Example: Howard is the managing partner of one of the largest firms in Chicago. On a flip chart in his office, he has a list of his top 20-25 clients. Each day he looks at that list and identifies something that he can do to improve his relationship with 2 people. For example, today he 1) Wrote a personal, hand-written note to a CEO thanking him for the introduction the client made to a potential client 2) Called another client to alert her to a potential summer intern position that might be right for her son at an association that Howard worked with and 2) Sent the CFO of a large client a brief article on a specific supply chain improvement that the client’s top competitor was putting in place and suggested they get together with his firms supply chain expert.

Rainmaker Rule 5: Turn your allies into your personal marketing team and sales force

Questions To Consider: Who are the people within your firm that you should be co-marketing with? Which of your professional allies is best positioned to help you to grow your practice?

Example: Rachel was an estate planning specialist. Through her own experience, she had found herself overwhelmed by all of the responsibilities she faced when her elderly parents were unable to handle their won affairs anymore. So, she put together a team of female experts in all dimensions of helping adult children to take care of their aging parents – including health professionals, family counselor, financial planner and a tax specialists. Today, this group is putting on a seminar to over 45 of their clients who a facing this transition. And they mailed out a “Planning For Your Parents Transition” checklist that they mailed out to over 5,000 of their clients, contacts and referral sources.

To Become A Rainmaker … Change What You Do On A Daily Basis

The top producers face all the same pressures as the average professional – being chargeable, making time for firm management responsibilities, getting work out on time and building their professional skill. But, they find a way to do more business development – and do it more skillfully on a daily basis. To be a rainmaker, you have to do the same – each and every day.

Seven Steps to Achieving Your Sales Goals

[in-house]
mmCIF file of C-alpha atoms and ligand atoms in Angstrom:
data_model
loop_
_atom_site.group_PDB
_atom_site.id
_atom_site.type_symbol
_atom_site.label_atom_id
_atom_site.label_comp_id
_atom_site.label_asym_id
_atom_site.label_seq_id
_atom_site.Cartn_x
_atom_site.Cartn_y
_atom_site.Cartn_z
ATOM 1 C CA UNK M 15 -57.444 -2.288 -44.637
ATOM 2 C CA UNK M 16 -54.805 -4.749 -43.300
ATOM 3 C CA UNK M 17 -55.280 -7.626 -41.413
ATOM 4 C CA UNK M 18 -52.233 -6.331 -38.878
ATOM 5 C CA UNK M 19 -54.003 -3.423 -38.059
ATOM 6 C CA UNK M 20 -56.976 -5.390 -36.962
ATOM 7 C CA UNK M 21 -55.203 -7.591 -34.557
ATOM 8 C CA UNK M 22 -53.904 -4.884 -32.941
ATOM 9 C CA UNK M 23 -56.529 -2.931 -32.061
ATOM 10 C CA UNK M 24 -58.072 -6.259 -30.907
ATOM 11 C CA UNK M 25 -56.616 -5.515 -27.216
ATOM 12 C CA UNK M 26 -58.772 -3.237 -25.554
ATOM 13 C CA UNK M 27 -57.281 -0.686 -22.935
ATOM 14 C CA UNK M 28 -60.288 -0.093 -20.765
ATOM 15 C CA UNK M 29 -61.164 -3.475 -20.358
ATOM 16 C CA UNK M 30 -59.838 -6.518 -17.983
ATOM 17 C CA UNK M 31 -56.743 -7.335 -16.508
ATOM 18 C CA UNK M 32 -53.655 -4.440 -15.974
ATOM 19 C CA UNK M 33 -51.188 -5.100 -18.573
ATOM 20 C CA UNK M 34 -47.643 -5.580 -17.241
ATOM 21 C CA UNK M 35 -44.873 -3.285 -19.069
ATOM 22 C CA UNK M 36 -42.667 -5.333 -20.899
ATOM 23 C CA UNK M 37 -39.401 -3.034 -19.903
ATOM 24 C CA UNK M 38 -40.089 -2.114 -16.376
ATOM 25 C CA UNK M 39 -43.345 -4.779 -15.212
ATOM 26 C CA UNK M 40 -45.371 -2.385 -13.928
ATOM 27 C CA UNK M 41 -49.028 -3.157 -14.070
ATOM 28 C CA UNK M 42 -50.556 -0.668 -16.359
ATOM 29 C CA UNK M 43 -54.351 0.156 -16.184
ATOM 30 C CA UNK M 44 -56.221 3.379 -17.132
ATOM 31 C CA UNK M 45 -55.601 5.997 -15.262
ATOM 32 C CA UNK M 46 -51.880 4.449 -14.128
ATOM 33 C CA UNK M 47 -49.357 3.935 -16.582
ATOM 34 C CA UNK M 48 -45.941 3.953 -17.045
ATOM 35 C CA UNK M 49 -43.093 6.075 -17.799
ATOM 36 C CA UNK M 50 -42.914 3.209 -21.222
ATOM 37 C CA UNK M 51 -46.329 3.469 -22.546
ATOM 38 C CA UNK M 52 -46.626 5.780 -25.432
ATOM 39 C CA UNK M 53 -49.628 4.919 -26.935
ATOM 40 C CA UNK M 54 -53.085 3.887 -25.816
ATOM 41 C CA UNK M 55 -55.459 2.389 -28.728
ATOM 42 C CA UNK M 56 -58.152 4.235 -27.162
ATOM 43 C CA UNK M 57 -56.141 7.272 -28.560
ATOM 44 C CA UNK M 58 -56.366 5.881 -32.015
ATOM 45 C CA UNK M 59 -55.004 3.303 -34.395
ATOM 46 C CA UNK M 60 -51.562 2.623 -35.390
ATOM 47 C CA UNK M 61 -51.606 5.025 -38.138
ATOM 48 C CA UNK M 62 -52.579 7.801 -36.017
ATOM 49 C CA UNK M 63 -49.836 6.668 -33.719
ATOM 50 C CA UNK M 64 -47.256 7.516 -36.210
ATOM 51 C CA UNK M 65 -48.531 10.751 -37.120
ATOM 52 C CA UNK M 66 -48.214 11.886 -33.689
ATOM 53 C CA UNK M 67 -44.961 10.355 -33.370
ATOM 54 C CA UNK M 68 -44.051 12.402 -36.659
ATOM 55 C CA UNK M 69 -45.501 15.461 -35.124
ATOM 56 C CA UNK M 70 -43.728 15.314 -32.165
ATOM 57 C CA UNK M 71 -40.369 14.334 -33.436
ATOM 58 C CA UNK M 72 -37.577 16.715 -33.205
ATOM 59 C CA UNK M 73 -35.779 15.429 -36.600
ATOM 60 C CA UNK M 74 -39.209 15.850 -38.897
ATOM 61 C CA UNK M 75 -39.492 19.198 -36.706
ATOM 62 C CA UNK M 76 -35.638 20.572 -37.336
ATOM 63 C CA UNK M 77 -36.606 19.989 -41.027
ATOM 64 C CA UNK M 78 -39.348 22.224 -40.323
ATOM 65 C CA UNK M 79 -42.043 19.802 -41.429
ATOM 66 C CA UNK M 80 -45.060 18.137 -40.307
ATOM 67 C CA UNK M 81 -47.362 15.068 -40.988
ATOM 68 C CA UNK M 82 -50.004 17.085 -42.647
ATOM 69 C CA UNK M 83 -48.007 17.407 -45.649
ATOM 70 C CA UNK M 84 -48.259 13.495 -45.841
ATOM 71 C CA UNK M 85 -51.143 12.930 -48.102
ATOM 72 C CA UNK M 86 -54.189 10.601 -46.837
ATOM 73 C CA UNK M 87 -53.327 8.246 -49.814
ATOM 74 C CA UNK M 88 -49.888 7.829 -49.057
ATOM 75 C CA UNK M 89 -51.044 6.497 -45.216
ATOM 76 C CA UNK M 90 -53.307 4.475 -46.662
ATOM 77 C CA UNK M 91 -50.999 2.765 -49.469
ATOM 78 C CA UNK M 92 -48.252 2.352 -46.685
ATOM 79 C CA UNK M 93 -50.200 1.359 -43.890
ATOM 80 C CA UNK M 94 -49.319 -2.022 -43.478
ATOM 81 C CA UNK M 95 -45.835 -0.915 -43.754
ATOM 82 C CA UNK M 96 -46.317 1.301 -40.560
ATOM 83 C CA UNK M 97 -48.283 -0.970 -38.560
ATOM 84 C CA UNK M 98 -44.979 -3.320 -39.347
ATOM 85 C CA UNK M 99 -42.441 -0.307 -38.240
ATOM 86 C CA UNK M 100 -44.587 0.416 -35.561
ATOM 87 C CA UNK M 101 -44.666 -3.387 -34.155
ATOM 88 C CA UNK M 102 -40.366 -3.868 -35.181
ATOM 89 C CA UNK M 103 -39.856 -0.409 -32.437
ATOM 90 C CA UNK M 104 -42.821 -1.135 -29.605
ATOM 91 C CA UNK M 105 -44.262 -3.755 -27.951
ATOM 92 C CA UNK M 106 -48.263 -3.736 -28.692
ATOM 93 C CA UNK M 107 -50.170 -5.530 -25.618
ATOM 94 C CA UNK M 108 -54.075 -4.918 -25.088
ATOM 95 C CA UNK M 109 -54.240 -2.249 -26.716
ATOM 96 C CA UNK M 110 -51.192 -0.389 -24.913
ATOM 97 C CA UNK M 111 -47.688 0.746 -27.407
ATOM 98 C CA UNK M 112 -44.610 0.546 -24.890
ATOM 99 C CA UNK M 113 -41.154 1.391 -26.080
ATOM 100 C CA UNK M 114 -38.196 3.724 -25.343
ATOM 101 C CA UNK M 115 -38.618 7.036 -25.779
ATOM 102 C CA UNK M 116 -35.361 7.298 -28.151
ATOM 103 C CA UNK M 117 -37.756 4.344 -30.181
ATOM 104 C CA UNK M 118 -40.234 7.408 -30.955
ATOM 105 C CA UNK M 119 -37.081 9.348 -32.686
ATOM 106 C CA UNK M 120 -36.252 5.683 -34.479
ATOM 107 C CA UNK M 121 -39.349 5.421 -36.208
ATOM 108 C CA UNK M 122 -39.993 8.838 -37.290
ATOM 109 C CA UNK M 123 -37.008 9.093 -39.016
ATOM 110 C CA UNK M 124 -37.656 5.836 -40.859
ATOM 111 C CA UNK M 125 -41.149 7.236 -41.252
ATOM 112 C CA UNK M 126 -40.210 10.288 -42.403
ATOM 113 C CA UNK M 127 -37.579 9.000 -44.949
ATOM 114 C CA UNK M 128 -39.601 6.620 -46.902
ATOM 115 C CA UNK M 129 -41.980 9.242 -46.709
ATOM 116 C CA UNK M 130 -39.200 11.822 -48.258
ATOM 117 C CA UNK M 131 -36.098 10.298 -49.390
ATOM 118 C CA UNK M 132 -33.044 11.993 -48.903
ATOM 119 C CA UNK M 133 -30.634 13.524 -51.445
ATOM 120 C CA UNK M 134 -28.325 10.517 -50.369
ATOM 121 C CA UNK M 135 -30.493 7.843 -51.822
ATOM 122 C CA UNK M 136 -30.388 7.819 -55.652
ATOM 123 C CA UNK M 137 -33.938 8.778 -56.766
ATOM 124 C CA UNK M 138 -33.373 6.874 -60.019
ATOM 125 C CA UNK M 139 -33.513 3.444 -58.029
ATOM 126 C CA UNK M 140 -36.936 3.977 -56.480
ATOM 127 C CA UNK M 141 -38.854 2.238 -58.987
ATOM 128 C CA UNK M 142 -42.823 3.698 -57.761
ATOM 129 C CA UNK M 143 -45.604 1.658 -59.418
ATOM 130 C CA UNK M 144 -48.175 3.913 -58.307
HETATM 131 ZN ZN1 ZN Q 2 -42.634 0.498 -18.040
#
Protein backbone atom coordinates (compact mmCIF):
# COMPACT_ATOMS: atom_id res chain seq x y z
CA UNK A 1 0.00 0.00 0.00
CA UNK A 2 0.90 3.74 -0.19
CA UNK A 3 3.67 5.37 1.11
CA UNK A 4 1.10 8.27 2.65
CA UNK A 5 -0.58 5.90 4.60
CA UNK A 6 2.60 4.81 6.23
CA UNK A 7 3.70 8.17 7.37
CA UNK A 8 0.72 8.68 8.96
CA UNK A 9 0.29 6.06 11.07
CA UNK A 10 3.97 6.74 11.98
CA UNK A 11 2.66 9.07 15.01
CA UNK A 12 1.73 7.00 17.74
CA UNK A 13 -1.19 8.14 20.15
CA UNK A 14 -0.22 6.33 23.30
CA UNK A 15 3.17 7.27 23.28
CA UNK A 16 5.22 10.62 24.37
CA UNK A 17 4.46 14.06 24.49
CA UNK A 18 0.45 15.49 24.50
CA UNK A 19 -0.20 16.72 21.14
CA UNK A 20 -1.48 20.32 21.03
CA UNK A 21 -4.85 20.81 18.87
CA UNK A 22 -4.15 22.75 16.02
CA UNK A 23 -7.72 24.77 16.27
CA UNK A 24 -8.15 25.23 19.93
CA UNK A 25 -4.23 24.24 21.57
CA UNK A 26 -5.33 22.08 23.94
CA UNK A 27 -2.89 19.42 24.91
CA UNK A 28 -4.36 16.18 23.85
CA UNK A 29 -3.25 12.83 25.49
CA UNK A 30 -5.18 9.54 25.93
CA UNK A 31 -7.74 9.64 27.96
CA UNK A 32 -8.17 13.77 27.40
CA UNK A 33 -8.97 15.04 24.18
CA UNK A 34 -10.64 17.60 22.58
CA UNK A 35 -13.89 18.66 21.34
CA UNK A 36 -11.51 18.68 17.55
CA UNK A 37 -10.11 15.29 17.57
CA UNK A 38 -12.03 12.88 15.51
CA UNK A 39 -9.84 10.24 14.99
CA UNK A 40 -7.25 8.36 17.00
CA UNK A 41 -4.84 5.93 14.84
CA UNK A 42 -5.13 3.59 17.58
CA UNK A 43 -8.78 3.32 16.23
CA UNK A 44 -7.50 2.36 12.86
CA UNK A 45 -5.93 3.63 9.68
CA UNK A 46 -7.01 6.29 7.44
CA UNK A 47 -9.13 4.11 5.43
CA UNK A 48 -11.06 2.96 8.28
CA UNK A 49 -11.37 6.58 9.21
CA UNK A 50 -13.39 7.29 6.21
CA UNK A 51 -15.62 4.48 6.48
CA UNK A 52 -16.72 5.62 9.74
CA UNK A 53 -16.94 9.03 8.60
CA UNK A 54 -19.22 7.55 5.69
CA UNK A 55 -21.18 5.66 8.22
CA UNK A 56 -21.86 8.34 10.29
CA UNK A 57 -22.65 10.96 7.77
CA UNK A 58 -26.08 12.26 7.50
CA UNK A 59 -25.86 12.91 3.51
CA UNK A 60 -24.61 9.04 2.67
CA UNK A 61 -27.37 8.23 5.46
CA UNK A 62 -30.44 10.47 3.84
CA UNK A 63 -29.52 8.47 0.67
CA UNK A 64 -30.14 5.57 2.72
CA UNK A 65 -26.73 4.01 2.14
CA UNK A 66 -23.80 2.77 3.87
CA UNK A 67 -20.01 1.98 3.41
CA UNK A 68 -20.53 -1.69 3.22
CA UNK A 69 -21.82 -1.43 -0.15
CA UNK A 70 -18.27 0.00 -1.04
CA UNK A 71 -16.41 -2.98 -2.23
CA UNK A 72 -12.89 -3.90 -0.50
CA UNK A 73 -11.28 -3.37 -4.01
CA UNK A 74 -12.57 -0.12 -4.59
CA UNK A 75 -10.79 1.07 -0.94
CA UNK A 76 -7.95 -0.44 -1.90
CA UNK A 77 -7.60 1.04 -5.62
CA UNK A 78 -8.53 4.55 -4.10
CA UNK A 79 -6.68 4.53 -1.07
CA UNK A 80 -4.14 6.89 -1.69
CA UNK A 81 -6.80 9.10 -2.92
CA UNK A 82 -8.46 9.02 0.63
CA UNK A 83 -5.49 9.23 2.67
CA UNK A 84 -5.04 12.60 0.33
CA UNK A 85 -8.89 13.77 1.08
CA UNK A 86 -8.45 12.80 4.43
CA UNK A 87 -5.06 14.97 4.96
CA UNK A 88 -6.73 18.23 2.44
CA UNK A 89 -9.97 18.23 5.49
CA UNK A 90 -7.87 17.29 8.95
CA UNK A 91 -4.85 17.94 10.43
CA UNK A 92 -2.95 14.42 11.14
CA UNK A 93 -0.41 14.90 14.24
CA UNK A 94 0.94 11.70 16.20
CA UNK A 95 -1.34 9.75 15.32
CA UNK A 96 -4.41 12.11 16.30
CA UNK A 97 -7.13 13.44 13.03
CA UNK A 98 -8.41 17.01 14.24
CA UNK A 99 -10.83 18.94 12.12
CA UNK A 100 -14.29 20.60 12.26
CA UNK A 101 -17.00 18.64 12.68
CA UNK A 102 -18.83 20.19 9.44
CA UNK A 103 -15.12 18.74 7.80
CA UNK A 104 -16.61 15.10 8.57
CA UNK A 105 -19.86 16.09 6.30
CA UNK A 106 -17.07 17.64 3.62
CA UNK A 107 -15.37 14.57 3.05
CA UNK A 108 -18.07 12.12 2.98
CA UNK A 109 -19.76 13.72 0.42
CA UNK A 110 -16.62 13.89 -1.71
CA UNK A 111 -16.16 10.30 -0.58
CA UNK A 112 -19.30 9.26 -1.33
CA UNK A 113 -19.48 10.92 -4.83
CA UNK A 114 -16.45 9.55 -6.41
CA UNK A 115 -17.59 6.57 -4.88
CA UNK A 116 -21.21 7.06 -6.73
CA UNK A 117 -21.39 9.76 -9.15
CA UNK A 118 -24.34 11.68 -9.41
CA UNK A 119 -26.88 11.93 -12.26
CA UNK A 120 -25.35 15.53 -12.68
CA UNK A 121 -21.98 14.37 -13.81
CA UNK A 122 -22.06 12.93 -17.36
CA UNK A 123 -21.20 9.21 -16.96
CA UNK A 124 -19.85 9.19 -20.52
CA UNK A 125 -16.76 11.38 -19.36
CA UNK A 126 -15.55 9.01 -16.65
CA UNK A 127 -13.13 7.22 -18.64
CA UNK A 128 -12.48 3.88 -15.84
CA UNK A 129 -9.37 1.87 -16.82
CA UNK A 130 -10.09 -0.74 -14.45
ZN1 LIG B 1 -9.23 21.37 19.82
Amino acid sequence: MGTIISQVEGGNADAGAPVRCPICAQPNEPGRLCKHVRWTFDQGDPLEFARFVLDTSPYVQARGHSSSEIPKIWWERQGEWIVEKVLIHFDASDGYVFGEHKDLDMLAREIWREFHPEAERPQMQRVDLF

Here are seven vital strategies for setting and achieving your sales goals for 2007:

Get Rid of Old Goals.

It's very tempting to recycle the same old goals, especially ones you haven't reached. "I seriously suggest just letting go of recycled goals you've had for several years, because they become like a ball and chain, holding you back," says Kimberly George, author of Coaching into Greatness: 4 Steps to Success in Business and Life. She suggests that these goals might be unrealistic to begin with, like saying you will achieve $1 million in sales when you have never surpassed $100,000 in your life. Or they might be goals you have inherited from a boss or colleague that are not right for you personally, causing you to consciously or subconsciously resist them.

Set a Manageable Number of Goals. A resolution, notes Keith Rosen, is defined as the process of reducing to simpler form. "That brings us to the paradox of resolution," he says. "Instead of simplifying our lives, we wind up dumping more tasks, goals, or projects on our to-do list thinking that our lives will be more fulfilling and successful in the new year." What we are left with, though, is the sense of being overwhelmed. "I typically set no more than five goals each year just to keep things simple and focus my energies," says Lori Richardson, president of Score More Sales, a sales effectiveness organization.

Clearly Define Your Goals.

It's great that you want to make more money and be more successful this year, but the problem is there is nothing specific behind those goals. "I recommend establishing a set of daily, weekly, and monthly benchmarks that help you measure and manage your ultimate goal," says George. For instance, if you have a sales target of $1 million, don't focus on the actual dollars, but rather on the activities that will help you reach that mark. Identify and measure several key success indicators, such as the number of follow-up appointments you've made this week or the number of networking events you've attended, as a way of knowing where you are right now and where you need to go.

Books on Sales and Selling Techniques

Establish an Effective Routine.

Let the daily actions you take toward achieving your goals be the reward, not just the end result. This will allow you to actually enjoy the journey and not just obsess about the future. "Design a weekly routine that complements your goals so you can focus on the activities that support your objectives and enhance your lifestyle," suggests Rosen. He adds that a well-planned routine will keep you focused, eliminate distractions, reduce stress, and enable you to manage the daily tasks that will bring you to your goals.

Make Your Goals Public.